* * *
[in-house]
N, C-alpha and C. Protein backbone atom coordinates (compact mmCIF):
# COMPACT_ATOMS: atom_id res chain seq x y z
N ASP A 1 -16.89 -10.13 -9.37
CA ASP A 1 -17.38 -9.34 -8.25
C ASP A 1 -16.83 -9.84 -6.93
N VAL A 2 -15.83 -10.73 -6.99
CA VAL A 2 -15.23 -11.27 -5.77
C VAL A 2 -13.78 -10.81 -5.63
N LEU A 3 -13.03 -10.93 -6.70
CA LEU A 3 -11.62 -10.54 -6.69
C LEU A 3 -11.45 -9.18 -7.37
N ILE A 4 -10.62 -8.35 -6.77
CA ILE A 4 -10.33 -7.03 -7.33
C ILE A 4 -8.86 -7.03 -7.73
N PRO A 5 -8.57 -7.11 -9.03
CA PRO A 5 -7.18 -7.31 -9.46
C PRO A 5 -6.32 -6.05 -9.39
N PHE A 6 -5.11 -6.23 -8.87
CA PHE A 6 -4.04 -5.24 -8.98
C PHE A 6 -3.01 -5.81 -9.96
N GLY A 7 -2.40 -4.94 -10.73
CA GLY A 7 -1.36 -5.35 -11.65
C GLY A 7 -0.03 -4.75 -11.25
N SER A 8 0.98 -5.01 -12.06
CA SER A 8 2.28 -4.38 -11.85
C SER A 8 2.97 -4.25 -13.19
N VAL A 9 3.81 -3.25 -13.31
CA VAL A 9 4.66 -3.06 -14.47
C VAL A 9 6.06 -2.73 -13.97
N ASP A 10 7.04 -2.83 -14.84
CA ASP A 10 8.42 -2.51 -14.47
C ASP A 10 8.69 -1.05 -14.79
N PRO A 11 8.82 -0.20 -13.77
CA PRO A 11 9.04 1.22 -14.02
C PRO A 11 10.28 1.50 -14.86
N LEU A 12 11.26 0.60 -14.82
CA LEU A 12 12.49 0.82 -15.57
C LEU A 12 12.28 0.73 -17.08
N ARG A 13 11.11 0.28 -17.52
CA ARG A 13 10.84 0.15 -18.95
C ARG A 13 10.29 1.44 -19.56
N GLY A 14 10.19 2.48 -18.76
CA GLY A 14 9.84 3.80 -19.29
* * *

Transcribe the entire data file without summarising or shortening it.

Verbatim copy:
[in-house]
N, C-alpha and C. Protein backbone atom coordinates (compact mmCIF):
# COMPACT_ATOMS: atom_id res chain seq x y z
N ASP A 1 -16.89 -10.13 -9.37
CA ASP A 1 -17.38 -9.34 -8.25
C ASP A 1 -16.83 -9.84 -6.93
N VAL A 2 -15.83 -10.73 -6.99
CA VAL A 2 -15.23 -11.27 -5.77
C VAL A 2 -13.78 -10.81 -5.63
N LEU A 3 -13.03 -10.93 -6.70
CA LEU A 3 -11.62 -10.54 -6.69
C LEU A 3 -11.45 -9.18 -7.37
N ILE A 4 -10.62 -8.35 -6.77
CA ILE A 4 -10.33 -7.03 -7.33
C ILE A 4 -8.86 -7.03 -7.73
N PRO A 5 -8.57 -7.11 -9.03
CA PRO A 5 -7.18 -7.31 -9.46
C PRO A 5 -6.32 -6.05 -9.39
N PHE A 6 -5.11 -6.23 -8.87
CA PHE A 6 -4.04 -5.24 -8.98
C PHE A 6 -3.01 -5.81 -9.96
N GLY A 7 -2.40 -4.94 -10.73
CA GLY A 7 -1.36 -5.35 -11.65
C GLY A 7 -0.03 -4.75 -11.25
N SER A 8 0.98 -5.01 -12.06
CA SER A 8 2.28 -4.38 -11.85
C SER A 8 2.97 -4.25 -13.19
N VAL A 9 3.81 -3.25 -13.31
CA VAL A 9 4.66 -3.06 -14.47
C VAL A 9 6.06 -2.73 -13.97
N ASP A 10 7.04 -2.83 -14.84
CA ASP A 10 8.42 -2.51 -14.47
C ASP A 10 8.69 -1.05 -14.79
N PRO A 11 8.82 -0.20 -13.77
CA PRO A 11 9.04 1.22 -14.02
C PRO A 11 10.28 1.50 -14.86
N LEU A 12 11.26 0.60 -14.82
CA LEU A 12 12.49 0.82 -15.57
C LEU A 12 12.28 0.73 -17.08
N ARG A 13 11.11 0.28 -17.52
CA ARG A 13 10.84 0.15 -18.95
C ARG A 13 10.29 1.44 -19.56
N GLY A 14 10.19 2.48 -18.76
CA GLY A 14 9.84 3.80 -19.29